New York

31 August 2016

Secretary-General's message to event marking the International Day against Nuclear Tests

[delivered by Under Secretary-General and High Representative for Disarmament Affairs, Mr. Kim Won-soo]

For nearly a decade as United Nations Secretary-General, I have witnessed many of the worst problems in the world as well as our collective ability to respond in ways that at times seemed impossible. Our ambitious new 2030 Agenda for Sustainable Development and the Paris Agreement on climate change have demonstrated the power of political will to break longstanding deadlocks. On this International Day against Nuclear Tests, I call on the world to summon a sense of solidarity commensurate with the urgent need to end the dangerous impasse on this issue.

Today marks a quarter of a century since the closure of the Semipalatinsk test site in Kazakhstan, ground zero for more than 450 nuclear tests. The victims there are joined by others scattered across Central Asia, North Africa, North America and the South Pacific.

A prohibition on all nuclear testing will end this poisonous legacy. It will boost momentum for other disarmament measures by showing that multilateral cooperation is possible, and it will build confidence for other regional security measures, including a Middle East zone free of nuclear weapons and all other weapons of mass destruction.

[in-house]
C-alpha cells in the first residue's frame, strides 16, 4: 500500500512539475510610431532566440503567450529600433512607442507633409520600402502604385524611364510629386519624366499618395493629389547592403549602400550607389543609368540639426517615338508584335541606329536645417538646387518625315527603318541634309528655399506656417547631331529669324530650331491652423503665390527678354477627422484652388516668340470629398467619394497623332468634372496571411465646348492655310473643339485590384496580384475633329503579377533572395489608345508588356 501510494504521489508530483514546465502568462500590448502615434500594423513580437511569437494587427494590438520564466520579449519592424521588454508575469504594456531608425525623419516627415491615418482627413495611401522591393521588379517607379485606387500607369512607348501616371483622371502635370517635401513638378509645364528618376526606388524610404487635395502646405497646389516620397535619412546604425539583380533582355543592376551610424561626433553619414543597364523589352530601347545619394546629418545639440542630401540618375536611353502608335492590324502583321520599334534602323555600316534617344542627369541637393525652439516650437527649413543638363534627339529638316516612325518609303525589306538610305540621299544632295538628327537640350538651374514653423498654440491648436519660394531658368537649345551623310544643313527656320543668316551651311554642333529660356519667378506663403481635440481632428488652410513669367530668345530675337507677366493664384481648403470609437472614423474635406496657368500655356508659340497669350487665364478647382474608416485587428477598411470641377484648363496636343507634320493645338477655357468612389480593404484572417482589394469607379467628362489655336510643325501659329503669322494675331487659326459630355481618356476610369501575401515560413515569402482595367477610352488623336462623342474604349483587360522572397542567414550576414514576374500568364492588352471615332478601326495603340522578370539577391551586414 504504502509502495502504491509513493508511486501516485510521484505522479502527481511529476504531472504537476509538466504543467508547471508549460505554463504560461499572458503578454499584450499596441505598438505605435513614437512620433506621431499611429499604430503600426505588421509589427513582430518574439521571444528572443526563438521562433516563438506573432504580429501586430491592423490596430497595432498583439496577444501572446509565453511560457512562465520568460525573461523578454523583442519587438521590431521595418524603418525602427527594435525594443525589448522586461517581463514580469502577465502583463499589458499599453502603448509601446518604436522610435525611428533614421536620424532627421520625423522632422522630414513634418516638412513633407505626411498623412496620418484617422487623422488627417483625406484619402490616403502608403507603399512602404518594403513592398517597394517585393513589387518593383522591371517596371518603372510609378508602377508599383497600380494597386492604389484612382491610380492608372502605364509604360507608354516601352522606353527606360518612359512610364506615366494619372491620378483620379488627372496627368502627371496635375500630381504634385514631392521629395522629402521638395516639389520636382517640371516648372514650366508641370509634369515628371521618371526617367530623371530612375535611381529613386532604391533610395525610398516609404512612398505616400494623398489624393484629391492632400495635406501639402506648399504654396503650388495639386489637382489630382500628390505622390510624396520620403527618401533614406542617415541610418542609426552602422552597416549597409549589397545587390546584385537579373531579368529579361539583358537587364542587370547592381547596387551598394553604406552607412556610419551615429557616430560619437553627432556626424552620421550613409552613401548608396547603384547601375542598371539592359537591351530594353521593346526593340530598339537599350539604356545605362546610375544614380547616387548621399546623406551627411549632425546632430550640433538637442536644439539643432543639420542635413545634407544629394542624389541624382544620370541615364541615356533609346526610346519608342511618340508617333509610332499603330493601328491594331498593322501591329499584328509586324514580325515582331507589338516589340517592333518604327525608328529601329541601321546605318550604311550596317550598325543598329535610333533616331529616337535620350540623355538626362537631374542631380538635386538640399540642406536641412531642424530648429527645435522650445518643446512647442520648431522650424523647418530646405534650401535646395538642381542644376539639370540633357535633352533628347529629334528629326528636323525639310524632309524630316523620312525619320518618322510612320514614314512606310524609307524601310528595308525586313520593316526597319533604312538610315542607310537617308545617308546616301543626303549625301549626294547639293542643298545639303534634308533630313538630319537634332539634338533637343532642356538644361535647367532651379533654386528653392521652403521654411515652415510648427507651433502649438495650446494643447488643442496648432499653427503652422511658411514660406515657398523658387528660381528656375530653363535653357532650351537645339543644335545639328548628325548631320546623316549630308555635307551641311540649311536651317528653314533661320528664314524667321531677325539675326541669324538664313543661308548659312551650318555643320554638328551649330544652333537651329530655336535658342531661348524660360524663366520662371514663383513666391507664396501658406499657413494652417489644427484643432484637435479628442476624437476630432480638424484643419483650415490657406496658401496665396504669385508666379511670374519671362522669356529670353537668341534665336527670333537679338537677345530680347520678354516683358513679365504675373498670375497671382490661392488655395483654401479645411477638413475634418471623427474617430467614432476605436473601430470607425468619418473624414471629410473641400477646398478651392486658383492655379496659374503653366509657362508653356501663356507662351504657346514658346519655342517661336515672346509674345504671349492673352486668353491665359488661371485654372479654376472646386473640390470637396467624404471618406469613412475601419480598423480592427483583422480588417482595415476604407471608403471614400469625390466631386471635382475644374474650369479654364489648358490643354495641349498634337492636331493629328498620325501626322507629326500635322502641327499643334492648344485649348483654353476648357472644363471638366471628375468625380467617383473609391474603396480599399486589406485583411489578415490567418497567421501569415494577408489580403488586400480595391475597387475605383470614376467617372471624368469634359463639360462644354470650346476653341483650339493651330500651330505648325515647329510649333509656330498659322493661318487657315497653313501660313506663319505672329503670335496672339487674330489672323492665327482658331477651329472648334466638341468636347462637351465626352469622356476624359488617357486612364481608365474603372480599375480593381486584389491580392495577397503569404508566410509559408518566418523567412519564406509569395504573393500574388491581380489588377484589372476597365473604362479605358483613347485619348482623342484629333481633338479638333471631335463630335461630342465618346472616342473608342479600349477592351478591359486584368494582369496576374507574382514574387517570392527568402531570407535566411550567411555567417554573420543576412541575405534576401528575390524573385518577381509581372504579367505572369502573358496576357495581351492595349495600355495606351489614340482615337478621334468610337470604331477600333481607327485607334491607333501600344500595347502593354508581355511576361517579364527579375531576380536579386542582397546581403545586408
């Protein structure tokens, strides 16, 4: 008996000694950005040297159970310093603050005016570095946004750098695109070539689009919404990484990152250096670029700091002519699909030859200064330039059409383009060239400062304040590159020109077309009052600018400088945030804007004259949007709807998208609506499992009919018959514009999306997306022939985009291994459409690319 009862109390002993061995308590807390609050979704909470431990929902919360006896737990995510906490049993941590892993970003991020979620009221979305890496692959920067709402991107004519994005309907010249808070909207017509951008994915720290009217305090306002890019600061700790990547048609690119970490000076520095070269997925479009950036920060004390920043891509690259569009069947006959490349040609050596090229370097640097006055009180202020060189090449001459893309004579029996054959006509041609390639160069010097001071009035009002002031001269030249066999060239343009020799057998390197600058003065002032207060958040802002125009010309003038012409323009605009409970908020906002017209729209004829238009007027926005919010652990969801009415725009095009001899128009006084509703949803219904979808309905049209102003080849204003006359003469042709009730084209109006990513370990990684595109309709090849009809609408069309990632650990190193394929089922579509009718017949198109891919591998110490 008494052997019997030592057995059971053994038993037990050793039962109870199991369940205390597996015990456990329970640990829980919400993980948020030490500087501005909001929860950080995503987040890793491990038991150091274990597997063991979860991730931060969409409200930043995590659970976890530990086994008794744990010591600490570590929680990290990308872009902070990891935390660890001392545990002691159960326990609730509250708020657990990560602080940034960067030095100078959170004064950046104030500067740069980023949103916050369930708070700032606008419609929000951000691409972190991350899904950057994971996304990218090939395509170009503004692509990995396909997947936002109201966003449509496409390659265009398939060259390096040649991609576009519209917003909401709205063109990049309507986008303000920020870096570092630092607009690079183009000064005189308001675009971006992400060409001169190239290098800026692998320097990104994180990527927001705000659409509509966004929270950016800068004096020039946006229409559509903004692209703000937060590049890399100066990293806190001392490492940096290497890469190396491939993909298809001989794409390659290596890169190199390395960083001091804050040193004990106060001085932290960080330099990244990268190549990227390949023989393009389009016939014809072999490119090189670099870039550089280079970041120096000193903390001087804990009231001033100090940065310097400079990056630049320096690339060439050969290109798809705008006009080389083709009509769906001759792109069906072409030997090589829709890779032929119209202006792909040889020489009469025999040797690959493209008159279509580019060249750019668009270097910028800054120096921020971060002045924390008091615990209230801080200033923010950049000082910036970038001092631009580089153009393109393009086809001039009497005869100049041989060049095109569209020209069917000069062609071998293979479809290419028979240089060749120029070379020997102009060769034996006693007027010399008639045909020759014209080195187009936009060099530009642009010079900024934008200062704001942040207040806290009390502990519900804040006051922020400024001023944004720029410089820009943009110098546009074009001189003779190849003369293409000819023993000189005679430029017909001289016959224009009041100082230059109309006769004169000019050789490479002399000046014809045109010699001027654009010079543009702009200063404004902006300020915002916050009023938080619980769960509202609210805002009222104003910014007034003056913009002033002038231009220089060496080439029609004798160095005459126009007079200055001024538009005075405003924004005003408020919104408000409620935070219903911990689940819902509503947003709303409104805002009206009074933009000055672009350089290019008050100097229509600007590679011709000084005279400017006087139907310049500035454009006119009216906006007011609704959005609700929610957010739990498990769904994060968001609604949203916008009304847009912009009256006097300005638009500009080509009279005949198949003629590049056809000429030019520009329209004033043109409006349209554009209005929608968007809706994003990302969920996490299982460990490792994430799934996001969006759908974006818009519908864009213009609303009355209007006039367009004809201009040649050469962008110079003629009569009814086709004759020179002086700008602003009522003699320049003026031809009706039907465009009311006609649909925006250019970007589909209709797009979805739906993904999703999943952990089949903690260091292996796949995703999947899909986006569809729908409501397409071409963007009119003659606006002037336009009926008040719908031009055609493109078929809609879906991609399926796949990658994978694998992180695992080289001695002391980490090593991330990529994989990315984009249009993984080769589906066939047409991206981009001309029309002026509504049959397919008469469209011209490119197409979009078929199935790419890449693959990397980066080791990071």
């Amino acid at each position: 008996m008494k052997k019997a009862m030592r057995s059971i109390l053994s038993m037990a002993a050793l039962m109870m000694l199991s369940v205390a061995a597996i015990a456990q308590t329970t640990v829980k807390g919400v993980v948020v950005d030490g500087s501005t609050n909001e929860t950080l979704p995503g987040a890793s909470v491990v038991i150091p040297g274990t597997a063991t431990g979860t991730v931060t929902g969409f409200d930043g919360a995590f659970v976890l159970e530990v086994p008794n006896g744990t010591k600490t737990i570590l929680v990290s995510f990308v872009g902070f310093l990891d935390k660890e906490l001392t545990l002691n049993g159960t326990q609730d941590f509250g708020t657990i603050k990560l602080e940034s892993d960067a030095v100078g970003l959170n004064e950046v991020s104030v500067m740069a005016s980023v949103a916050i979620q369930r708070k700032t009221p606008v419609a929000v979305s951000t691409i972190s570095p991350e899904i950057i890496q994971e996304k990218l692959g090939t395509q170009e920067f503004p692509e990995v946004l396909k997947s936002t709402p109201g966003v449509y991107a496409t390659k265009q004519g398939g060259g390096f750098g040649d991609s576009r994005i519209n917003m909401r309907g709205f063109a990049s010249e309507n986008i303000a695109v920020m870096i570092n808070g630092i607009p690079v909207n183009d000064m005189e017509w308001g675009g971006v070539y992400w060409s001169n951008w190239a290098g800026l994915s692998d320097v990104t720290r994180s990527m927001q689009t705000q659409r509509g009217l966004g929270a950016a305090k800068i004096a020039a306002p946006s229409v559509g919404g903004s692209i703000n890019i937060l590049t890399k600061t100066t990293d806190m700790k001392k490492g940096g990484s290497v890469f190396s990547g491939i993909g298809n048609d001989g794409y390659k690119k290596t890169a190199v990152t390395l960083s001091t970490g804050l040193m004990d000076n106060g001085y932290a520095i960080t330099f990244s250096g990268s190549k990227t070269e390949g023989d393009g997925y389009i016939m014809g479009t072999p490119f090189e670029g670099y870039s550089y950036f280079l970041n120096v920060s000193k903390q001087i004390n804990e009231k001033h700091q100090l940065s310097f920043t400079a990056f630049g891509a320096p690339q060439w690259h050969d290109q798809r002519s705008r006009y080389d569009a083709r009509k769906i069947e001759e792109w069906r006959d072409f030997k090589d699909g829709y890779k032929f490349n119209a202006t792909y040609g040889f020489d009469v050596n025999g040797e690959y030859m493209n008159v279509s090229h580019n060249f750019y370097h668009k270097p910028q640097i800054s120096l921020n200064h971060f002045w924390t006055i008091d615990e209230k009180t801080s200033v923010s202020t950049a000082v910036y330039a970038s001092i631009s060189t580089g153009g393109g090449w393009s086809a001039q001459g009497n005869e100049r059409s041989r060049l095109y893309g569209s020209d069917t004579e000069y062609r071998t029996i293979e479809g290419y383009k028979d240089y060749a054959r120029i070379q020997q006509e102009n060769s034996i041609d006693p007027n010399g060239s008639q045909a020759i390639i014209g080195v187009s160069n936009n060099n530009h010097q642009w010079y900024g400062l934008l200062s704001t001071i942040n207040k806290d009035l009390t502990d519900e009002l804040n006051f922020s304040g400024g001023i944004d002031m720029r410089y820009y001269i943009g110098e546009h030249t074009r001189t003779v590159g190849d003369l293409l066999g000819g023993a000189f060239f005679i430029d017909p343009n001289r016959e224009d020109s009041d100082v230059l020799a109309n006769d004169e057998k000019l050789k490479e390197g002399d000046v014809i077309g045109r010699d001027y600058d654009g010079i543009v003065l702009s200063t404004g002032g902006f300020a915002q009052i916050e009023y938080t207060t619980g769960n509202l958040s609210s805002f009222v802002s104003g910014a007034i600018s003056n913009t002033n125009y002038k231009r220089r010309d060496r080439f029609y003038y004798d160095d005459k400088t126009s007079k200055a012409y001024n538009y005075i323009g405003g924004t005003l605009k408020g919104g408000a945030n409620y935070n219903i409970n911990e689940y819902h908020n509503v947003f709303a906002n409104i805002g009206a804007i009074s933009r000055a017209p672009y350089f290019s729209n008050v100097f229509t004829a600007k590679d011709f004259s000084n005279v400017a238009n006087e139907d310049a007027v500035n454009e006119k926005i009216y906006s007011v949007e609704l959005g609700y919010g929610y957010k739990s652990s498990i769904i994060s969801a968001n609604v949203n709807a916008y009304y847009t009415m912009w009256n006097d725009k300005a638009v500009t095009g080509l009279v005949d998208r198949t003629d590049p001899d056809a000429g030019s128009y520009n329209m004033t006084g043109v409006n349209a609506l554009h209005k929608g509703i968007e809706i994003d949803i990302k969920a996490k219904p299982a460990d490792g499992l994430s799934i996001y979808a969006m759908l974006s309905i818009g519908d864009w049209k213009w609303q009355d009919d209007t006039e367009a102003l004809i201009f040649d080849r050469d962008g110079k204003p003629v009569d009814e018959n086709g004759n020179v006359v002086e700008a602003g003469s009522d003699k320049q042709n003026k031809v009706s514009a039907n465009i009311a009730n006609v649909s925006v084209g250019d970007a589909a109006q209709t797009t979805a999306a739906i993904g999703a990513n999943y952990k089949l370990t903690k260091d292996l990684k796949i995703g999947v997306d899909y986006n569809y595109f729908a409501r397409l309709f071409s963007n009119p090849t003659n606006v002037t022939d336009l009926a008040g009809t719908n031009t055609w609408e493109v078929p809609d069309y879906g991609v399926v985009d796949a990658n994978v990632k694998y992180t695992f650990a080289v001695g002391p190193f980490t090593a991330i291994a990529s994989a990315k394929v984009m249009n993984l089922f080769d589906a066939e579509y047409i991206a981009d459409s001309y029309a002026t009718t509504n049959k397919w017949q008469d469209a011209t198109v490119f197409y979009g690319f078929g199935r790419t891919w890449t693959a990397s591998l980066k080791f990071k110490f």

When I visited Semipalatinsk in 2010, I saw the toxic damage – but I also witnessed the resolve of the victims and survivors. I share their determination to strive for a world free of nuclear weapons.

Since its adoption 20 years ago by the General Assembly, the Comprehensive Nuclear-Test-Ban Treaty has yet to enter into force. Given the catastrophic risks posed by nuclear weapons to our collective human and environmental security – even our very existence – we must reject this stalemate.

I urge Member States to do everything possible to facilitate a breakthrough. We welcome any and all efforts to bring about a complete testing ban.

I especially urge immediate action by the eight remaining Annex II countries. Any one of them can and should be the first to ratify. That will encourage others to follow suit and generate a cascade of benefits for the broader disarmament and non-proliferation agenda. 

I also call for action by the more than twenty non-Annex II States that have yet to sign or ratify the treaty. Let us understand that for many of these States, they are willing but not able, and so deserve our full assistance. 

The United Nations stands ready to help. We are working in partnership with the Comprehensive Nuclear-Test-Ban Treaty Organisation to boost efforts to assist States, refine our methods and take a more targeted approach to securing progress.

I take this opportunity to applaud the CTBTO’s remarkable work. In April, I attended their 20th anniversary commemoration in Vienna. I declared that the sufferings of the victims should teach the world to end the nuclear madness.

A number of young people spoke to me on that occasion. I was impressed by their commitment. At the same time, I felt a strong sense of responsibility to resolve this issue so that they do not have to inherit the failings of today’s leaders.

On this Day, I call on all countries and peoples to work for the CTBT’s entry into force as soon as possible so that we may advance toward a nuclear-weapon-free world.